computer production will increase by 17 units.
(a) What is the opportunity cost of the increase
in computer production? (b) If the economy
moves from D to C, what will be the gain and
what will be its opportunity cost? (c) If it moves
from point C to B, what will be the gain and
what will be its opportunity cost?
2 Use the concept of opportunity cost to explain
why the following two statements have the
same meaning: (a) productive efficiency
means producing by use of the fewest possible
resources, and (b) productive efficiency means
producing at the lowest possible cost.
3 (a) Distinguish between output actually
produced and output on the PPC. (b) Why is
an economys actual output most likely to be
located somewhere inside its PPC?
4 Say an economy is initially at point F, producing
15 microwave ovens and 12 computers (Figure 1.1).
What would be the opportunity cost of moving
to a point on the production possibilities curve,
such as point C, where it would be producing
26 microwave ovens and 25 computers?

1.2 Economics as a social science


The nature and method of economics
Economics as a social science

Explain that economics is a social science.

The social sciences are academic disciplines that


study human society and social relationships. They
are concerned with discovering general principles
describing how societies function and are organised.
The social sciences include anthropology, economics,
political science, psychology, sociology and others.
Economics is a social science because it deals with
human society and behaviour, and particularly those
aspects concerned with how people organise their
activities and how they behave to satisfy their needs
and wants. It is a social science because its approach
to studying human society is based on the social
scientific method.

The social scientific method

Outline the social scientific method.

As a social science, economics tries to explain in a


systematic way why economic events happen the way
they do, and attempts to predict economic events
likely to occur in the future. To accomplish all this,
economists use the social scientific method. This
is the same as the scientific method, which you may
already be familiar with through your studies of one
or more of the natural sciences (for example, biology,
chemistry, and physics). It is a method of investigation
used in all the social and natural sciences, allowing us
to acquire knowledge of the world around us.
The social scientific (or scientific) method consists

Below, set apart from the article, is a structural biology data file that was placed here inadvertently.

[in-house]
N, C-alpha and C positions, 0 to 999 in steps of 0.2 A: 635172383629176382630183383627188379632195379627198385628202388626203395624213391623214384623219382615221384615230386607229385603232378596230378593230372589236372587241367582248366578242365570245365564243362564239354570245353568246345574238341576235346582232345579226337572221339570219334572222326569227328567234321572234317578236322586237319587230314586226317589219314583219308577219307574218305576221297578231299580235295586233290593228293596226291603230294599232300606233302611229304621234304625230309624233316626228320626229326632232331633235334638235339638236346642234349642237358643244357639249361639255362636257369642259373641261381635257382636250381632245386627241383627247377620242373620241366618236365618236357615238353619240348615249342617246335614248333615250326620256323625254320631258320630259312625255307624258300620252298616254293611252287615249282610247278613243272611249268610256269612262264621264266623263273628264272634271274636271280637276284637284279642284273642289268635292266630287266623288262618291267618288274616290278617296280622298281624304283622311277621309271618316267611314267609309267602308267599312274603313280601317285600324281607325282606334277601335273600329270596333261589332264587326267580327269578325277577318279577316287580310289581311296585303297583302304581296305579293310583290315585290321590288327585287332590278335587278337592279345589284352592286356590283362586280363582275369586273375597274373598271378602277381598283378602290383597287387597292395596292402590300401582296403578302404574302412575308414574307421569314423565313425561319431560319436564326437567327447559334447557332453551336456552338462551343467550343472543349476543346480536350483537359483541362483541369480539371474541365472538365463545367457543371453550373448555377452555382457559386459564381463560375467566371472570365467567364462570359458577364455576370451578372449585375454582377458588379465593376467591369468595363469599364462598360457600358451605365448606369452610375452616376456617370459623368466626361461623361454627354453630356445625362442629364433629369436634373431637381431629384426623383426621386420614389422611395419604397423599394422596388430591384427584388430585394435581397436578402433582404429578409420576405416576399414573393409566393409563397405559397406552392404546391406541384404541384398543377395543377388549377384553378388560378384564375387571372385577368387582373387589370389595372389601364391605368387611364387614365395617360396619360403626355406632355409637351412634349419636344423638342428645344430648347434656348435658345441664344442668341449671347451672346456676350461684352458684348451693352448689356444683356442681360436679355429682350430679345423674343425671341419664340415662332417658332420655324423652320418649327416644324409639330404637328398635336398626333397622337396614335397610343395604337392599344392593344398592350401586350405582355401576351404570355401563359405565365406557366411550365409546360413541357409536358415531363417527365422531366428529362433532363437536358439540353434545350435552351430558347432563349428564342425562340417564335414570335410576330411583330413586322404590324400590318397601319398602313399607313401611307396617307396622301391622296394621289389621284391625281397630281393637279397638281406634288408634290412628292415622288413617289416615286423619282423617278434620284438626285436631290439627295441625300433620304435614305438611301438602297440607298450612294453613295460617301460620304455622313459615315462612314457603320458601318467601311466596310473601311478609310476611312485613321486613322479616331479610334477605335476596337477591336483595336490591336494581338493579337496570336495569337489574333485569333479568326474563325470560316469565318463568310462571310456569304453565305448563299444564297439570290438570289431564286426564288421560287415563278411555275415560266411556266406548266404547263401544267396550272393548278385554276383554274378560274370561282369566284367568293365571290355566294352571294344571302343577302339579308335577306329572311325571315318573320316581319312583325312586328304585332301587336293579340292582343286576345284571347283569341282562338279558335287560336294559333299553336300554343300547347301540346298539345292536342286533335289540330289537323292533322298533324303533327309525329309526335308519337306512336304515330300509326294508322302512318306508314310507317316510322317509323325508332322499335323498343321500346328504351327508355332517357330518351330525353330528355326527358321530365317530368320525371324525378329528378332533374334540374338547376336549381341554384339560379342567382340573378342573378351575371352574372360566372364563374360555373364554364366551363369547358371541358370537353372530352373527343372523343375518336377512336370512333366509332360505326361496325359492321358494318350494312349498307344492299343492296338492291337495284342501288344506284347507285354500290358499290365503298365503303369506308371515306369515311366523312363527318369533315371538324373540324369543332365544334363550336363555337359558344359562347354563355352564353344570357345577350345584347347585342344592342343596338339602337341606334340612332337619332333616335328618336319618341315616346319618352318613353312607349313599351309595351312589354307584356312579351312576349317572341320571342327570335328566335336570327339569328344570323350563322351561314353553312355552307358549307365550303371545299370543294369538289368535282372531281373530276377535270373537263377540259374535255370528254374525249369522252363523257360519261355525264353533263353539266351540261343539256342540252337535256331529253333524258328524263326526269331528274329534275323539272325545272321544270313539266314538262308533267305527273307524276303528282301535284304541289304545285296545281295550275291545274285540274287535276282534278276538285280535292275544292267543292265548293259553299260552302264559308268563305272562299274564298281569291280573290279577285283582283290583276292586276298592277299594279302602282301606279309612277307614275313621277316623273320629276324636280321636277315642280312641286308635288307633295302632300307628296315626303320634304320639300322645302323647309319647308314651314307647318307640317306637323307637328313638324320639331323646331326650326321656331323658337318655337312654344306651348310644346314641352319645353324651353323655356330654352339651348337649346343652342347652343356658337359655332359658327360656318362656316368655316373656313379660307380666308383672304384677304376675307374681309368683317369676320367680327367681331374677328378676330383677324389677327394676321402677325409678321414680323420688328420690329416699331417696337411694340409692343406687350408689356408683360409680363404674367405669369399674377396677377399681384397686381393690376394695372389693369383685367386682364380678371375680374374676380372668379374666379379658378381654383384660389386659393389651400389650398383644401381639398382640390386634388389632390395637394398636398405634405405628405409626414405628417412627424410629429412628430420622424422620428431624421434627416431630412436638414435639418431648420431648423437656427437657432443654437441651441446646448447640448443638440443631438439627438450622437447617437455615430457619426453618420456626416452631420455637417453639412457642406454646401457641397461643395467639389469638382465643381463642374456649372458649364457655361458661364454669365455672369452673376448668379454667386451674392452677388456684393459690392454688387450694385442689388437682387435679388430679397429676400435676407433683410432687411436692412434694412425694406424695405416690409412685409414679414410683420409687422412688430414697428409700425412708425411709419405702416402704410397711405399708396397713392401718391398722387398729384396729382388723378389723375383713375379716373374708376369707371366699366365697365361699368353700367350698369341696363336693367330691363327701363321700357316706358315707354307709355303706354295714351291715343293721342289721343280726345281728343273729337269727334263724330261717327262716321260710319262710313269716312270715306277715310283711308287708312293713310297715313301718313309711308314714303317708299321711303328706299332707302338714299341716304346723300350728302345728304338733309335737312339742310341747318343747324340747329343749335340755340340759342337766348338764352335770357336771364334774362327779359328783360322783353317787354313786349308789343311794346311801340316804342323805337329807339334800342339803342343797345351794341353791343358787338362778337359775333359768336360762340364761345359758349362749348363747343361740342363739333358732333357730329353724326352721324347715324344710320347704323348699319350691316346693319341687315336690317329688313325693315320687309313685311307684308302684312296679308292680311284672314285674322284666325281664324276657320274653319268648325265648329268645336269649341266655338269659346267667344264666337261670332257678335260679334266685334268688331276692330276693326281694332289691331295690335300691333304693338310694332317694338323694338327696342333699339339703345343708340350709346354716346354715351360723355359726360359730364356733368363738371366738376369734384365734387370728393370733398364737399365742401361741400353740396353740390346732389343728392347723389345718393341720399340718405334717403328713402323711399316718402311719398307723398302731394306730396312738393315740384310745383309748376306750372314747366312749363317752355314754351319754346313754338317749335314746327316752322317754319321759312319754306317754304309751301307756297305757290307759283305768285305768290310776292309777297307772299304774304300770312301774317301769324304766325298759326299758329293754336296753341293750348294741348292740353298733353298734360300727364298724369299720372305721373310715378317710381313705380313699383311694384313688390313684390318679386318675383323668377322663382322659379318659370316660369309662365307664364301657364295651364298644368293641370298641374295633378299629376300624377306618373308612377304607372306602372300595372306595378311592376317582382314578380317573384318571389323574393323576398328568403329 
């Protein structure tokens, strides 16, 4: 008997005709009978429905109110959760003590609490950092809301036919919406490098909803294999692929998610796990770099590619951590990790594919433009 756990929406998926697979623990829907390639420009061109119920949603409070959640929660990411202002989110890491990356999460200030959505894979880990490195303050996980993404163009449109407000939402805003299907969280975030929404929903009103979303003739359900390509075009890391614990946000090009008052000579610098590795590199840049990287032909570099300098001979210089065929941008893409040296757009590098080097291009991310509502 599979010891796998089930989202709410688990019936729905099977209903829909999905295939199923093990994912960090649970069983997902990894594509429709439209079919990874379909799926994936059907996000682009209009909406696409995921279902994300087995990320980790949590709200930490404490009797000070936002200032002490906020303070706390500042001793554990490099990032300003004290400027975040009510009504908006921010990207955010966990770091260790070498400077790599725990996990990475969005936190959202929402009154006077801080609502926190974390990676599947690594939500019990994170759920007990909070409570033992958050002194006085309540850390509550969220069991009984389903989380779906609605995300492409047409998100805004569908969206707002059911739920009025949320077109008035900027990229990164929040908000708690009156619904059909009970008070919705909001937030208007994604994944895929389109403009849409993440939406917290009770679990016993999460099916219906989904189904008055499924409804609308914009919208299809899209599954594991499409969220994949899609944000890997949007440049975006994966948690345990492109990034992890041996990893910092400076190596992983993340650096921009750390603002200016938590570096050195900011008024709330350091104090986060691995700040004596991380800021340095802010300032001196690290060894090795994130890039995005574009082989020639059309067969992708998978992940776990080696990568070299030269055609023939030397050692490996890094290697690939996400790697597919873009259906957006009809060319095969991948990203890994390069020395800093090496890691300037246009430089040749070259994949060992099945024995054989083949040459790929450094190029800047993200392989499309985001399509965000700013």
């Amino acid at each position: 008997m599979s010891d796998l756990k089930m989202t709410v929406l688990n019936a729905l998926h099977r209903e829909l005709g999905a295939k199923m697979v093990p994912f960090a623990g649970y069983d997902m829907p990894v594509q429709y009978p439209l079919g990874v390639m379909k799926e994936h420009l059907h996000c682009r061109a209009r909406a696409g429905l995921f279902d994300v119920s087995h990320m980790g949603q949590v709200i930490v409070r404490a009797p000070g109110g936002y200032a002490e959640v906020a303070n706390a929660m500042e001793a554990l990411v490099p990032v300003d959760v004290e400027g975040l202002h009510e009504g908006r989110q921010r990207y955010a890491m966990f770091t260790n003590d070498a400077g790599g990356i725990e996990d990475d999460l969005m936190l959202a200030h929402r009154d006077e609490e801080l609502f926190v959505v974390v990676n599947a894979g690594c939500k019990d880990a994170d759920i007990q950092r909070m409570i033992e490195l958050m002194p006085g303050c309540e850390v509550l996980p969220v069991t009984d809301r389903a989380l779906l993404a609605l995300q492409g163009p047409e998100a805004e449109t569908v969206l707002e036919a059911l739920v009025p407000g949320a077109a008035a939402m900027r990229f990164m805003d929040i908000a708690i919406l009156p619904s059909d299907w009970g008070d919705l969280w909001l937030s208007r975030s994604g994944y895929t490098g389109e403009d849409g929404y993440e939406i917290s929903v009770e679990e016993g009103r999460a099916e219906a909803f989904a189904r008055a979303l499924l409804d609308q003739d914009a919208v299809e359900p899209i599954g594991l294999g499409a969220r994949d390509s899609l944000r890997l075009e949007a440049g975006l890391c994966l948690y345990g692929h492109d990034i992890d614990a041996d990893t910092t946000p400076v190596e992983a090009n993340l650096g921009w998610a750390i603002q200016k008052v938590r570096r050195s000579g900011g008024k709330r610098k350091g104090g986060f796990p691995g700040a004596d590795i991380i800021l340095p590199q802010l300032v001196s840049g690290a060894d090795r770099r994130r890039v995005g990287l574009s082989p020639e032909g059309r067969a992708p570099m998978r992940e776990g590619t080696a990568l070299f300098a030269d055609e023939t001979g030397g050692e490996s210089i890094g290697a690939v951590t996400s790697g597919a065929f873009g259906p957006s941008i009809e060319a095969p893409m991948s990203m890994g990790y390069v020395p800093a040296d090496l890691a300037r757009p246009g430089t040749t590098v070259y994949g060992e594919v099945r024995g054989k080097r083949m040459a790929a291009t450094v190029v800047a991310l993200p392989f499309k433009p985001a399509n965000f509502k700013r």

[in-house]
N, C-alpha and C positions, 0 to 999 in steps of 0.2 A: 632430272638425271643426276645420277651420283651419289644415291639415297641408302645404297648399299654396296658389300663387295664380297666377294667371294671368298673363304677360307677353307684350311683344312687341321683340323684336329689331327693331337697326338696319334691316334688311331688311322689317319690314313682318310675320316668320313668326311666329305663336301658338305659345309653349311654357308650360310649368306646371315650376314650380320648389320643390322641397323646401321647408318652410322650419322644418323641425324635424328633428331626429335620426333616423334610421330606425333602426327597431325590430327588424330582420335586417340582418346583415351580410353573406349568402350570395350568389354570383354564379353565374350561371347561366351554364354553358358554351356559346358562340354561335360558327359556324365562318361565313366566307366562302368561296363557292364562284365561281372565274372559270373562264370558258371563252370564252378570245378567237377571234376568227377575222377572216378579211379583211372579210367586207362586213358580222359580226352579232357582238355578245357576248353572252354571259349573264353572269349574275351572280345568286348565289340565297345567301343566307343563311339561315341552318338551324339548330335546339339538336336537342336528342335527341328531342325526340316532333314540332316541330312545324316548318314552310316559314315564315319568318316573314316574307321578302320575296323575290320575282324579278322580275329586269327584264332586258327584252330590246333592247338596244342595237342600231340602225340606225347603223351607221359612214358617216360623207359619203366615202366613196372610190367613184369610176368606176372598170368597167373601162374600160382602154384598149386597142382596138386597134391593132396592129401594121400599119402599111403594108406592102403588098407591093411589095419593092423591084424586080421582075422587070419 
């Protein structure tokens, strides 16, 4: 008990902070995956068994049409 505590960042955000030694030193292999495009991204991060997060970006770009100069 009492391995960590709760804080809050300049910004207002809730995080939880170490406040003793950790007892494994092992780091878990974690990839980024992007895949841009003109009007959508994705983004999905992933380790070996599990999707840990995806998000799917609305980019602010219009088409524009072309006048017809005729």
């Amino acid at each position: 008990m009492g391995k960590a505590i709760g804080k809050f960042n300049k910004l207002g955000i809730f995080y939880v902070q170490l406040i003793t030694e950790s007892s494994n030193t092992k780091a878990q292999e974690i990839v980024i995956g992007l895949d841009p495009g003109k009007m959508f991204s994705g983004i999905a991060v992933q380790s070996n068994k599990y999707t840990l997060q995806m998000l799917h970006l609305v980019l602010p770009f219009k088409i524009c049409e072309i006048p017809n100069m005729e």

of the following steps:
Step 1: Make observations of the world
around us, and select an economic question
we want to answer. Lets consider an example
from economics. We observe that people living in
the city of Olemoo buy different amounts of oranges
per week at different times in the year. We want to
answer the question: why are more oranges bought
in some weeks and fewer in others?
Step 2: Identify variables we think are
important to answer the question. A variable
is any measure that can take on different values,
such as temperature, or weight, or distance. In our
example the variables we choose to study are the

Chapter 1 The foundations of economics

quantity of oranges that residents of Olemoo buy


each week, and the price of oranges.
Step 3: Make a hypothesis about how
the variables are related to each other. A
hypothesis is an educated guess, usually indicating
a cause-and-effect relationship about an event.
Hypotheses are often stated as: if . . ., then . . .. Our
hypothesis is the following: if the price of oranges
increases, then the quantity of oranges Olemooans
want to buy each week will fall. Notice that this
hypothesis indicates a cause-and-effect relationship,
where price is the cause and the quantity of
oranges is the effect. The hypothesis also involves
a prediction, because it claims that changes in the
price of oranges will lead to a particular change in
the quantity of oranges Olemooans buy.
Step 4: Make assumptions. An assumption is a
statement we suppose to be true for the purposes
of building our hypothesis. In our example we are
making two important assumptions. (a) We assume
that the price of oranges is the only variable that
influences the quantity of oranges Olemooans
want to buy, while all other variables that could
have influenced their buying choices do not play
a role. (b) We assume that the residents of Olemoo

spend their money on oranges (and other things


they want) so that they will get the greatest possible
satisfaction from their purchases. We will examine
both these assumptions later in this section.
Step 5: Test the hypothesis to see if its